Do the names we give to people, places, and things actually bestow meaning upon them? Or does a name ultimately assume its meaning from that which it identifies? I believe it to be, in most contexts, a complex mixture of both. These are just a few of the questions I was asking as I began my newest series of abstract photographs. At the time, I only had a couple of images. I didn't yet know what I wanted to do with them, but I knew there was a common thread there.
As an abstract artist, I’m aware of the fact that abstract art is a struggle for many people. Without context, we aren’t always comfortable or confident in our interpretation of what we’re seeing. But life is full of abstract things. Love is an abstract noun, and yet, we are who we are because of who we love and those who love us. In this way, love becomes concrete. Names are also abstract; though they evoke images of the named, they do not contain or fully describe the person.
I had been thinking about the longstanding tradition of naming places, streets, buildings, etc. after people as a way of honoring them. Unfortunately, this is typically done in memoriam as a way of paying tribute to the deceased. Though not always the case, it is also often reserved for celebrating distinguished or famous individuals. I began thinking, what if we made more of an effort to celebrate people while they were alive? What if our criteria for what makes a person worthy of celebration was not limited to their local or global celebrity? What if making abstract art could be commandeered as a practice of gratitude? Who am I thankful for in my life?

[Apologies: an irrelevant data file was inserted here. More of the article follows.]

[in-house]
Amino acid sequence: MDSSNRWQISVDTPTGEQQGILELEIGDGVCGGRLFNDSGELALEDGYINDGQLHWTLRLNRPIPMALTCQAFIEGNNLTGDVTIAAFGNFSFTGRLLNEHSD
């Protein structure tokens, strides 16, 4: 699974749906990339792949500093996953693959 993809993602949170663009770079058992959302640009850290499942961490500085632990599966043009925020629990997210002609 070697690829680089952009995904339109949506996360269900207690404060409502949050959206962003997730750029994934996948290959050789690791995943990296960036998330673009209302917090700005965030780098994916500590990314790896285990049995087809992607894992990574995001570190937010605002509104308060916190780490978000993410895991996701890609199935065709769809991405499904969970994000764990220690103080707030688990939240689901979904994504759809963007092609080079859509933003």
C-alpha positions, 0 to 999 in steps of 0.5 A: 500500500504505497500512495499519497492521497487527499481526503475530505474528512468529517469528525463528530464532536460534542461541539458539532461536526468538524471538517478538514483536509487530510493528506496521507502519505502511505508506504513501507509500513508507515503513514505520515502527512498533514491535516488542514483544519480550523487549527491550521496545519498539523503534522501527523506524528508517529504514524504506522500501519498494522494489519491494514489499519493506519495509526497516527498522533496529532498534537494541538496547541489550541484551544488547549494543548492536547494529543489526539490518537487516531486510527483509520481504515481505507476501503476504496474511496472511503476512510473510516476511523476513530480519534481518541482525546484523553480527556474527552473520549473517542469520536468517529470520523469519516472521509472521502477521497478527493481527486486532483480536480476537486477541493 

Right around the time I was processing these ideas, a good friend randomly texted me this quote from a book he was reading:
“...each of us is an entire history of attachments and affinities,
and none of those is merely accidental to some more essential self.”
– David Bentley Hart
Upon reading that quote, I knew exactly what I wanted to do with these abstract images and the series was born. Each image is named in honor of a person who has positively impacted my life. I’m not trying to make representative connections between the person and the abstract image. I’m merely going to take a moment around the completion of an image to reflect upon and honor that person by naming my work after them. It’s my way of saying to each person, “I found something that I thought was beautiful, something that made life a little more exciting, and it made me think of you.” After that, it’s out of my hands. I’m not going to worry about whether that person likes the image or not, they are free to take or leave it. I’m not going to worry about people feeling left out if I don’t name an image after them, as it would be impossible to name every single person who has positively impacted my life. The goal is not for this to be a chore, but an intentional practice of gratitude and honor.
As always, thank you for looking with me!
All images are available to purchase as signed and numbered limited-edition archival prints on 21mil premium lustre rag